Advancing from building blocks to brain research
Newly arrived scientist contributes brain power to stem cell research at USC
As a child, Michael Bonaguidi dreamed of shaping cities as an architect or engineer. Now he dreams of shaping brains as the newest principal investigator to join USC’s Department of Stem Cell Biology and Regenerative Medicine.
“Growing up on Legos and Lincoln Logs, I was very fascinated with building things,” he said. “As I took more biology courses and was exposed to other facets of science — from chemistry to physics — I became more interested not in the outside but within. And that’s what got me into bioengineering versus structural engineering.”
When it comes to brains, Bonaguidi already has his building blocks. His team studies individual neural stem cells within the adult brain. These stem cells have the potential to spawn more stem cells or to form new neurons and their critical supporting cells, called astroglia.
“We’ve essentially been exploring what neural stem cells can do, both under normal conditions and after injury,” he said.
Bonaguidi found these neural stem cells in an important part of the brain known as the hippocampus, which is involved in learning, memory and emotions. These stem cells offer intriguing possibilities for treating a variety of symptoms associated with Alzheimer’s disease and mood disorders.
He’s also on the quest to discover whether cells in other parts of the brain can acquire regenerative capabilities following head trauma, stroke or various types of brain damage.
“My approach is actually to learn what the brain can do and what it cannot do in terms of repair and regeneration,” he said, “and to learn the lessons of what it can do, identify what it can’t do and overcome those limits.”
Pushing the limits
One way to push these limits could be by finding potential drugs and chemicals that encourage neural stem cells to either last longer or make particular types of cells. This could usher in new treatments for physically and mentally debilitating conditions.
Bonaguidi has the ideal training to tackle these tough problems. A native of Chicago, he completed his undergraduate studies in bioengineering at Marquette University in Milwaukee. He then returned to Chicago to pursue a Ph.D. in neuroscience from Northwestern University and headed to Baltimore to complete his postdoctoral training in stem cells at Johns Hopkins University.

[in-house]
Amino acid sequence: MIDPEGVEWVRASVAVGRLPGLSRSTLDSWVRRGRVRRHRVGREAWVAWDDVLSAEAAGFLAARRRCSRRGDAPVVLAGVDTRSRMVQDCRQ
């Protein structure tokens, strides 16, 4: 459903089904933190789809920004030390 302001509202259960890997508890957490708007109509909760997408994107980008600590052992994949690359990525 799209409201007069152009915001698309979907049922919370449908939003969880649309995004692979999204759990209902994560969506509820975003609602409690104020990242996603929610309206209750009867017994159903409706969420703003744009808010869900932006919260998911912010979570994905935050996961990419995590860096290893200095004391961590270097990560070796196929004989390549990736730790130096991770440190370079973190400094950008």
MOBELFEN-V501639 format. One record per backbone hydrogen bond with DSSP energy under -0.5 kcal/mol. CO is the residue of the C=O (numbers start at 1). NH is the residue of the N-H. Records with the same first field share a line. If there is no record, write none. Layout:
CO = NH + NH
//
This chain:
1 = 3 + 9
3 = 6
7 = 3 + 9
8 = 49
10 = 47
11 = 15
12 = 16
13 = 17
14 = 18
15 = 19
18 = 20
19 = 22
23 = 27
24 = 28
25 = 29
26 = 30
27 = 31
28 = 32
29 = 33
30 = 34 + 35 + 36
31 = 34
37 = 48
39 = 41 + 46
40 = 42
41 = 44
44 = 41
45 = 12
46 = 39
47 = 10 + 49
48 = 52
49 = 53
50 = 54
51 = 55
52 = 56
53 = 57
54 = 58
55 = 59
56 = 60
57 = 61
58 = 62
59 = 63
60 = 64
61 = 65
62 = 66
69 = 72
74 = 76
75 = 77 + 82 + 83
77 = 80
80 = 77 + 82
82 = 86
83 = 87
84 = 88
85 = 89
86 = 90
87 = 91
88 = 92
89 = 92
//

“Michael brings an engineer’s view of systems and a biologist’s view of function to the rare stem cell populations that continue to make new nerve cells throughout our lives,” said Andrew McMahon, director of the Eli and Edythe Broad Center for Regenerative Medicine and Stem Cell Research at USC. “His research will enhance the existing strength in regenerative neuroscience in our center and synergize with the strong USC neuroscience community.”
Bonaguidi is eager to continue his research as a new principal investigator at USC’s stem cell research center. He’s excited to be part of USC Stem Cell, the university-wide initiative bringing together more than 100 faculty members from all disciplines.
For me, I think the sky is the limit at USC.
“For me, I think the sky is the limit at USC,” he said. “It’s in a tremendous growing phase right now and that’s made very obvious by the substantial investment in stem cell research, neuroscience and imaging.”
The running man
As a half-marathon runner, hiker and cyclist, he’s also looking forward to Southern California’s spectacular mountains and year-round sunshine. He plans to take his wife and young son on frequent trips to nearby state and national parks to explore the trails.
For him, this is the best way to recharge and “regenerate” his own brain, so he can better work toward regenerating the brains of the patients that will eventually benefit from his research.
“Running is very liberating, especially when so much time is spent in a lab,” he said. “You can block out everything and be more in touch with yourself or you can sort through scientific problems and go to the place where you want to go in your mind.”
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